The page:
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  • Garbarino et al. EJNMMI Research (2015) 5:35 DOI 10.1186/s13550-015-0107-1

    ORIGINAL RESEARCH Open Access

    A new compartmental method for the analysis of liver FDG kinetics in small animal models

    Sara Garbarino1,2, Valentina Vivaldi1,2, Fabrice Delbary1, Giacomo Caviglia1, Michele Piana1,2*, Cecilia Marini3, Selene Capitanio4, Iolanda Calamia4, Ambra Buschiazzo4 and Gianmario Sambuceti4,5

    Abstract

    Background: Compartmental analysis is a standard method to quantify metabolic processes using fluorodeoxyglucose-positron emission tomography (FDG-PET). For liver studies, this analysis is complex due to the hepatocyte capability to dephosphorylate and release glucose and FDG into the blood. Moreover, a tracer is supplied to the liver by both the hepatic artery and the portal vein, which is not visible in PET images. This study developed an innovative computational approach accounting for the reversible nature of FDG in the liver and directly computing the portal vein tracer concentration by means of gut radioactivity measurements.

    Methods: Twenty-one mice were subdivided into three groups: the control group ‘CTR’ (n = 7) received no treatment, the short-term starvation group ‘STS’ (n = 7) was submitted to food deprivation with free access to water within 48 h before imaging, and the metformin group ‘MTF’ (n = 7) was treated with metformin (750 mg/Kg per day) for 1 month. All mice underwent a dynamic micro-PET study for 50 min after an 18F-FDG injection. The compartmental analysis considered two FDG pools (phosphorylated and free) in both the gut and liver. A tracer was carried into the liver by the hepatic artery and the portal vein, and tracer delivery from the gut was considered as the sole input for portal vein tracer concentration. Accordingly, both the liver and gut were characterized by two compartments and two exchange coefficients. Each one of the two two-compartment models was mathematically described by a system of differential equations, and data optimization was performed by applying a Newton algorithm to the inverse problems associated to these differential systems.

    Results: All rate constants were stable in each group. The tracer coefficient from the free to the metabolized compartment in the liver was increased by STS, while it was unaltered by MTF. By contrast, the tracer coefficient from the metabolized to the free compartment was reduced by MTF and increased by STS.

    Conclusions: Data demonstrated that our method was able to analyze FDG kinetics under pharmacological or pathophysiological stimulation, quantifying the fraction of the tracer trapped in the liver or dephosphorylated and released into the bloodstream.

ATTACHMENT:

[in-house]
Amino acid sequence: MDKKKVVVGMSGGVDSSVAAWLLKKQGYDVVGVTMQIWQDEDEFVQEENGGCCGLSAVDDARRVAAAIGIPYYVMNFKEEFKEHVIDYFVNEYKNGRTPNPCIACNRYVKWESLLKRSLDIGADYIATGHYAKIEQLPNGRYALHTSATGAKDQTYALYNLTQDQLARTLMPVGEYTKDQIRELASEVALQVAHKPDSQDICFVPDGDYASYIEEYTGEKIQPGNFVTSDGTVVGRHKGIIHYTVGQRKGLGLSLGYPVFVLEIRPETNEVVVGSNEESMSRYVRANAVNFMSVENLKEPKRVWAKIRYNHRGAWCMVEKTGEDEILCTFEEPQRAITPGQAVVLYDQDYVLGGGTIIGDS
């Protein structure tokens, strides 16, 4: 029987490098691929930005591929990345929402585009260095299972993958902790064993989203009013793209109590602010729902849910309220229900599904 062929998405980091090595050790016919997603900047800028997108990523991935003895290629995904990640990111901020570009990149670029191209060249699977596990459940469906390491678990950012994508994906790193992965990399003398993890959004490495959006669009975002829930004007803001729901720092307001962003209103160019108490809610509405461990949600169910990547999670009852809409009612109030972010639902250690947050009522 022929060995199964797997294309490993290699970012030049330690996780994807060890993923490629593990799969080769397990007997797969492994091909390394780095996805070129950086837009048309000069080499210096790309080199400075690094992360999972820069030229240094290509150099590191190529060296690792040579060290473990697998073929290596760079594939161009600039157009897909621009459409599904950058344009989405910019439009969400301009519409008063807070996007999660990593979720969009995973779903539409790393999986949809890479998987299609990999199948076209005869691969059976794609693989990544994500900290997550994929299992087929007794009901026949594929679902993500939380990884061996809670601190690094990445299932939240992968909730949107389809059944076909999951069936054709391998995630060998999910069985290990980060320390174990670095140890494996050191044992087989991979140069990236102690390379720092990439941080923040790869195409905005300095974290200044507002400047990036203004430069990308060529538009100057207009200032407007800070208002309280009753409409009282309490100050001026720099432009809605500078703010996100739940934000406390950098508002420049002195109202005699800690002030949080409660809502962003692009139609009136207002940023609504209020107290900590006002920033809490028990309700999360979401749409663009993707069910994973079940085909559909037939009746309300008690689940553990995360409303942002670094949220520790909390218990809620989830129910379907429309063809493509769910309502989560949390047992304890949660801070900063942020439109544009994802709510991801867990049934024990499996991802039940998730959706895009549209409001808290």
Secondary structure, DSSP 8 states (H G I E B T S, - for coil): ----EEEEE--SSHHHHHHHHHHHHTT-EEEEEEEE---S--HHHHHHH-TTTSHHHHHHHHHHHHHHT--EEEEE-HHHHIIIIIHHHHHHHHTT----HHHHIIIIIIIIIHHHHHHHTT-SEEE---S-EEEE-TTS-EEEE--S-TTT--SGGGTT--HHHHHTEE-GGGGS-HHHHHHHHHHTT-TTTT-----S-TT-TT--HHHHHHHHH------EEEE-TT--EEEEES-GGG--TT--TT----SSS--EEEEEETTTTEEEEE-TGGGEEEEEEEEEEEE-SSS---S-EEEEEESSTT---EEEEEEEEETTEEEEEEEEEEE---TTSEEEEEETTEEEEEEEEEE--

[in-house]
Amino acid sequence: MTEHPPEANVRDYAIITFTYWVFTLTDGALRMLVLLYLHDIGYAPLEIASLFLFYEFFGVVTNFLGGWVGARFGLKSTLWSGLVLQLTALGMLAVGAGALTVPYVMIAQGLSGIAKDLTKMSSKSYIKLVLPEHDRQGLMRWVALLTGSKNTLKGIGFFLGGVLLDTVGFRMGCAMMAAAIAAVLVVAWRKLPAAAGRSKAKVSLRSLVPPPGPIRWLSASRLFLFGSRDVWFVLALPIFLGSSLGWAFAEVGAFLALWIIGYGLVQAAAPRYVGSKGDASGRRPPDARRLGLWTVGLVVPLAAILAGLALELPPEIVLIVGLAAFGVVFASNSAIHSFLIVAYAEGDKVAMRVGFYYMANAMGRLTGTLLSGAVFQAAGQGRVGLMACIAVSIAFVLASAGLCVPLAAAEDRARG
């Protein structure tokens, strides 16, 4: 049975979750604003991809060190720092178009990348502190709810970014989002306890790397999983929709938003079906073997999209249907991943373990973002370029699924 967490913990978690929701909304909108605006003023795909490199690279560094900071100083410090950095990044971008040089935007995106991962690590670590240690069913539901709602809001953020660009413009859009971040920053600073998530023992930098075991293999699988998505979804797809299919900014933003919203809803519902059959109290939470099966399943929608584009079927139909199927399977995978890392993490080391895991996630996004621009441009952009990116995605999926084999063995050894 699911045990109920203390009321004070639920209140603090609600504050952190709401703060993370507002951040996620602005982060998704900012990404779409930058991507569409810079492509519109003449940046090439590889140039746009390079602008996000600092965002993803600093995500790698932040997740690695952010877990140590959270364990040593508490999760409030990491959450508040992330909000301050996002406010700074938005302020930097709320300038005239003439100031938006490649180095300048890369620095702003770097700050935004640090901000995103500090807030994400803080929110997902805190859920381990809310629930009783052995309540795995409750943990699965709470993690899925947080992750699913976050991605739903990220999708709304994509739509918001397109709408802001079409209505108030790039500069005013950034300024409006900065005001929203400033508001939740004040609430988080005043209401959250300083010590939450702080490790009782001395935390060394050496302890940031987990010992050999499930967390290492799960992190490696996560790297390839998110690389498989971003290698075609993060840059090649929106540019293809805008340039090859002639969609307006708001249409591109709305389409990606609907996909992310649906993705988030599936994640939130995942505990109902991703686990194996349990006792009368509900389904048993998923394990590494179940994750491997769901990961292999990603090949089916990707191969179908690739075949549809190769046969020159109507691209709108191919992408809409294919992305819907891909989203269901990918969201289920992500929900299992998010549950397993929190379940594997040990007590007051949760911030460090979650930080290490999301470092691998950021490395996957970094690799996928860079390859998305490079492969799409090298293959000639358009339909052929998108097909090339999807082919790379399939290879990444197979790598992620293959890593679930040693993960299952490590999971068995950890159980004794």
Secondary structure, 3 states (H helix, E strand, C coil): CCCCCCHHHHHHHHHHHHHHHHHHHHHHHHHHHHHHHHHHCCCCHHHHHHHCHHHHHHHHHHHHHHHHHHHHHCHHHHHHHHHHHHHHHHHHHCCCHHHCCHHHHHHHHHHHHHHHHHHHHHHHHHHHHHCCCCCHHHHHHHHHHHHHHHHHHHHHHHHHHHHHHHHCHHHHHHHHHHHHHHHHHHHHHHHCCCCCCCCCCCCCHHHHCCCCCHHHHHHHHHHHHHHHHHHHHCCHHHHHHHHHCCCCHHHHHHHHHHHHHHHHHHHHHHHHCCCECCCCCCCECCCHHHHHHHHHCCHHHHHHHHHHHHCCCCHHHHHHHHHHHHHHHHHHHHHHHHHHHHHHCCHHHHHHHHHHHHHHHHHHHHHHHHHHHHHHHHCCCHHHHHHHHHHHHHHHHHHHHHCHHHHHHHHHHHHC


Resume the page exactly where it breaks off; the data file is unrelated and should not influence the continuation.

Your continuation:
Keywords: Compartmental analysis; Liver physiology; Dual input; FDG-PET; Metformin

    * Correspondence: piana@dima.unige.it 1Dipartimento di Matematica, Università di Genova, via Dodecaneso 35, 16146 Genova, Italy 2CNR - SPIN Genova, via Dodecaneso 33, 16146 Genova, Italy Full list of author information is available at the end of the article

    © 2015 Garbarino et al. This is an Open Access article distributed under the terms of the Creative Commons Attribution License (http://creativecommons.org/licenses/by/4.0), which permits unrestricted use, distribution, and reproduction in any medium, provided the original work is properly credited.

    http://crossmark.crossref.org/dialog/?doi=10.1186/s13550-015-0107-1&domain=pdf mailto:piana@dima.unige.it http://creativecommons.org/licenses/by/4.0

  • Figure 1 Compartmental model for the gut and liver. The ‘portal vein’ compartment utilizes kpg to compute Cp.

    Garbarino et al. EJNMMI Research (2015) 5:35 Page 2 of 9

    Background Hepatic glucose metabolism is of relevance in a number of clinical syndromes and, in particular, in diabetes [1-5]. Sev- eral authors previously evaluated the potential of positron emission tomography (PET) with 18F-fluorodeoxyglucose (FDG) in this setting, both in humans and animals [2,3]. However, a standard method has not been developed so far because of the peculiarities of liver function and anat- omy. From the physiological viewpoint, hepatocytes can dephosphorylate glucose-6-phosphate (G6P) to deliver glucose back into the bloodstream. This feature also applies to FDG-6-phosphate (FDG-6P) preventing the accumulation kinetics typical of most tissues and nicely suited to compartmental analysis. From the anatomical viewpoint, the dual blood supply from the hepatic artery (HA) and portal vein (PV) further hampers the definition of tracer delivery to hepatic tissue [6]. Actually, limiting the analysis to the arterial input function (IF) inevitably causes systematic underestimation of tracer distribution in the liver [7-11]. Accordingly, several attempts have been made to estimate the dual-input IFs from dynamic PET data [8,12,13]. However, no method successfully solved this problem so far, since the PV is hard to recognize in PET images and suffers from a relevant partial-volume effect related to vessel size and respira- tory movements. According to these limitations, several authors tried to